It's only an artist supremely confident in his art who can begin an album with the string-band hoedown that is "Beware Your Only Friend" (complete with rustic handclaps and a mixed vocal chorus). But Bonnie "Prince" Billy is certainly an artist comfortable in any surrounding, from the Baroque isolationism of The Letting Go and the laid-back charm of Lie Down in the Light to the smooth countrypolitanism of Sings Greatest Palace Music. Musically, Beware has a bit of everything; although nothing is as spare and haunted as The Letting Go, Billy moves from modern string band to smooth strings-and-slide to ragged alt country without batting an eyelash -- and that's just the first three songs. Oldham also has no fear in his lyricism, which intersperses clear, direct thoughts about relationships with metaphors or language that cloud the issues just as the sun was beginning to shine (that's just his neo-primitivist take on "the old, weird America"). Simply contrast his divulging lyrics on "You Don't Love Me" ("You say you like my eyes only, or just the way I giggle/Sometimes you like the smell of me or how my stomach jiggles") to the fatalist cipher that appears in "Death Final": "In a pit of bodies, I am loved by all/ By hamhock and by handkerchief, by damsel and by dall." Befitting the title, there are many cautionary notes to be found, such as the opener "Your Only Friend" ("I want to be your only friend/Beware of me") and "You Are Lost" ("Well you are bound to be put down at any cost, and if you listen to me you are lost"). The band, anchored by guitarist Emmett Kelly, bassist Joshua Abrams, percussionist Michael Zerang, and violinist Jennifer Hutt, provide close accompaniment, sometimes hesitating after a verse to pick up on Oldham's next declamatory phrase. A few arrangements may turn even the staunchest alt country stomachs, with a loose-limbed gawkiness that any musician under the age of 50 would have trouble pulling off; Oldham does indeed pull it off, but that won't make it any easier for some listeners. Oldham's brand of folk music is certainly old enough and weird enough, but there are noticeably fewer moments of beauty and fewer lyrical revelations than on his best material.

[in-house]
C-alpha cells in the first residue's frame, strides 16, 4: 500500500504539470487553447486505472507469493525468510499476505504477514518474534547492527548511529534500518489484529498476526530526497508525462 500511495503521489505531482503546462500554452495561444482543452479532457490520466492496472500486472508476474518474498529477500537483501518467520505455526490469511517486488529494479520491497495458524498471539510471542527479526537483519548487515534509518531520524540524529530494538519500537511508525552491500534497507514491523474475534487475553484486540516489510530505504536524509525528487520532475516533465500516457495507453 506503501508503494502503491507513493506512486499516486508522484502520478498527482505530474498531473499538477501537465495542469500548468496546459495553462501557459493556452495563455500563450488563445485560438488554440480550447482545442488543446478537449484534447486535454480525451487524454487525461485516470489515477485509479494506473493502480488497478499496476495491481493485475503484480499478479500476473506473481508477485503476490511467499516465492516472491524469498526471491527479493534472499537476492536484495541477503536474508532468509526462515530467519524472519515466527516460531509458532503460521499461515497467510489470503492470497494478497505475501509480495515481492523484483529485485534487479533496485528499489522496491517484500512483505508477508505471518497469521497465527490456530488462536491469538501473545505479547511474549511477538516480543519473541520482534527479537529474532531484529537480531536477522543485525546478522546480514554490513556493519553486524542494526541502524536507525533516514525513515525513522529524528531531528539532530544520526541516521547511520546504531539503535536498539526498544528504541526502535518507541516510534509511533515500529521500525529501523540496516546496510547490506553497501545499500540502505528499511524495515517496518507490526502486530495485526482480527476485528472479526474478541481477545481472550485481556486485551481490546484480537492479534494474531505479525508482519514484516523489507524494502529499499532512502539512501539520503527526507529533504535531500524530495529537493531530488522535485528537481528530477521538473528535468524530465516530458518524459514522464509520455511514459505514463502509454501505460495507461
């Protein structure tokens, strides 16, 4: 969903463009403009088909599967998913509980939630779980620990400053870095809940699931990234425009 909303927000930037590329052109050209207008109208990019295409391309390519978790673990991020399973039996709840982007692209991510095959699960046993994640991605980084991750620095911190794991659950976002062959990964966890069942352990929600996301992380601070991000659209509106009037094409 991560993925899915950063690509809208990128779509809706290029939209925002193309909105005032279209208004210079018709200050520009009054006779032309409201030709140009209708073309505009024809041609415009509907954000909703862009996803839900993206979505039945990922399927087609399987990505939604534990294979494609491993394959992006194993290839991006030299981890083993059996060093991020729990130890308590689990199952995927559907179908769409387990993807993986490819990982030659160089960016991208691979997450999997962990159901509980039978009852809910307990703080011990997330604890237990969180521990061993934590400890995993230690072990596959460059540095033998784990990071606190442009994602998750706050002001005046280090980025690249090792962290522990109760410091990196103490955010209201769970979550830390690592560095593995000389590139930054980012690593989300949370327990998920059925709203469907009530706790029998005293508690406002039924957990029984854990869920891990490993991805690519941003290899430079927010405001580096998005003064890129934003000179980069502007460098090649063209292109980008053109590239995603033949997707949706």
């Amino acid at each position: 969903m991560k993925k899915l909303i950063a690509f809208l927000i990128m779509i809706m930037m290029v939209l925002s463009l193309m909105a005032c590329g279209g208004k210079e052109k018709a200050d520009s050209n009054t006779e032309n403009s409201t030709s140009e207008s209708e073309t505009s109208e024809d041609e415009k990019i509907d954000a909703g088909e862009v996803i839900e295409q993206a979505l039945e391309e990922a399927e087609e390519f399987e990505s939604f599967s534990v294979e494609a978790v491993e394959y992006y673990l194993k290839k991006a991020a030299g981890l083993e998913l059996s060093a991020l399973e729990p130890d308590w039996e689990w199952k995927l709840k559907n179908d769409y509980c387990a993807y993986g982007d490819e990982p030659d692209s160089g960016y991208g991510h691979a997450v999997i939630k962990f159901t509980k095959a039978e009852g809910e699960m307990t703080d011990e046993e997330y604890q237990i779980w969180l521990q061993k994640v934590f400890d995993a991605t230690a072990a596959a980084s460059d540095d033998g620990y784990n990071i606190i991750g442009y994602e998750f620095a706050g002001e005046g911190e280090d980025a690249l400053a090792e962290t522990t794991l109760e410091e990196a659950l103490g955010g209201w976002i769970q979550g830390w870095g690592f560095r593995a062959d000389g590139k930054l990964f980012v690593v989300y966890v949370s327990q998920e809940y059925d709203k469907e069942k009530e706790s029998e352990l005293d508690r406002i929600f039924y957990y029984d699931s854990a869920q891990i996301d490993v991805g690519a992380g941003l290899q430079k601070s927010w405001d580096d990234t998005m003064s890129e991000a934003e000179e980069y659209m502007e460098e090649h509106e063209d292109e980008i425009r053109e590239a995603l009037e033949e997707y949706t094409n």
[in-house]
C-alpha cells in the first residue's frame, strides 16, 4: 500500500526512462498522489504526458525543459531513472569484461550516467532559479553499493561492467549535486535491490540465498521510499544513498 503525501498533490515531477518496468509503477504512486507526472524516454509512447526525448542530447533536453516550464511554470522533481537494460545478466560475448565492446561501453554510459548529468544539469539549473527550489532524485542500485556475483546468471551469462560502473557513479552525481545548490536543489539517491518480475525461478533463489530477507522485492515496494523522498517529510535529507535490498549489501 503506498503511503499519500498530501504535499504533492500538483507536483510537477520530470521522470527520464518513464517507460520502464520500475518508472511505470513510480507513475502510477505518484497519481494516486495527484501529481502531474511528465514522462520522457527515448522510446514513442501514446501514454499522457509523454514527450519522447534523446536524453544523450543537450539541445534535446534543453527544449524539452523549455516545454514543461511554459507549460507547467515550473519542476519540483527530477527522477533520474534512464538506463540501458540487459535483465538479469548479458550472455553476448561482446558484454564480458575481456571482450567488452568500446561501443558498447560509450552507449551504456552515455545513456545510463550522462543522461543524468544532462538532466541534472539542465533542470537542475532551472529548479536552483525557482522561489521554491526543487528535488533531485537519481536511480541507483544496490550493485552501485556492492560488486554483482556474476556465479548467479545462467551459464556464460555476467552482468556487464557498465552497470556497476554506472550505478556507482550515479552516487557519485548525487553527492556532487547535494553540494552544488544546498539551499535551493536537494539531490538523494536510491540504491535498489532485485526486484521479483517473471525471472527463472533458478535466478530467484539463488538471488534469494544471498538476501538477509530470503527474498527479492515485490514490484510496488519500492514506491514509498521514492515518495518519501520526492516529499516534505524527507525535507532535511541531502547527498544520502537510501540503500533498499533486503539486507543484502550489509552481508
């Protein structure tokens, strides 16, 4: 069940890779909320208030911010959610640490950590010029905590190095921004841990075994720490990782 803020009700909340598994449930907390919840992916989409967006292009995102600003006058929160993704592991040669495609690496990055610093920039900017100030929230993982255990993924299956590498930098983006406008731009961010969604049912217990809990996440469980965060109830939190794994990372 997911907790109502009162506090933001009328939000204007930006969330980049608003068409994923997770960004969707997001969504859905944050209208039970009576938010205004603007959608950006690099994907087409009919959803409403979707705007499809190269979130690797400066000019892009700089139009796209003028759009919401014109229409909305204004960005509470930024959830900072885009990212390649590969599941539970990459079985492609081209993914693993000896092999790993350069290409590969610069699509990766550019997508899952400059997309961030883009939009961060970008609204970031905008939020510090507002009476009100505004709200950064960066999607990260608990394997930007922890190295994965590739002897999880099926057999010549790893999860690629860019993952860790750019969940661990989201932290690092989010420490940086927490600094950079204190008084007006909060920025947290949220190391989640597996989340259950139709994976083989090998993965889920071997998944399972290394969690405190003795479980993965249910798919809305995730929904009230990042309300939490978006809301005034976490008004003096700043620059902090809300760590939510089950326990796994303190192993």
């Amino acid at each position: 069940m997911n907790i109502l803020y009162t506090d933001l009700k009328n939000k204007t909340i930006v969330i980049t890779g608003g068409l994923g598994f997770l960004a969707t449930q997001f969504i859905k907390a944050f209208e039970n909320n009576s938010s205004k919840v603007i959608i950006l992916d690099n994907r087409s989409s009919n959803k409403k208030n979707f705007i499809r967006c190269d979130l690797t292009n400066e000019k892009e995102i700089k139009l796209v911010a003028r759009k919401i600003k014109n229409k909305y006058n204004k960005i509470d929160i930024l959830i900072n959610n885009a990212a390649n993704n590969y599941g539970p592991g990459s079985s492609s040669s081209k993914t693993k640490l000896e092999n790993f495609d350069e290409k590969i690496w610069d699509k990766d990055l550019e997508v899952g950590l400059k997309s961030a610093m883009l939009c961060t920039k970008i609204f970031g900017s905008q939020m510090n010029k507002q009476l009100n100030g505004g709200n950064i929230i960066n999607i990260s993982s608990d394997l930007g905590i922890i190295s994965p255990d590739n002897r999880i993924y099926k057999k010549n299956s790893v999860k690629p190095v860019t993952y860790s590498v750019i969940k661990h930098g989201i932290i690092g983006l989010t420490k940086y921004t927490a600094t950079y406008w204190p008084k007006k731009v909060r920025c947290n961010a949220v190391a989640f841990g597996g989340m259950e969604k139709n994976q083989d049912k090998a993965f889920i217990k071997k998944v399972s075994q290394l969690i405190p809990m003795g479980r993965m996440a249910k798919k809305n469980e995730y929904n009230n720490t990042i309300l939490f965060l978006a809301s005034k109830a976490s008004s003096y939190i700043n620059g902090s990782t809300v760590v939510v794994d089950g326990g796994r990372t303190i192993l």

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AllMusic Review by John Bush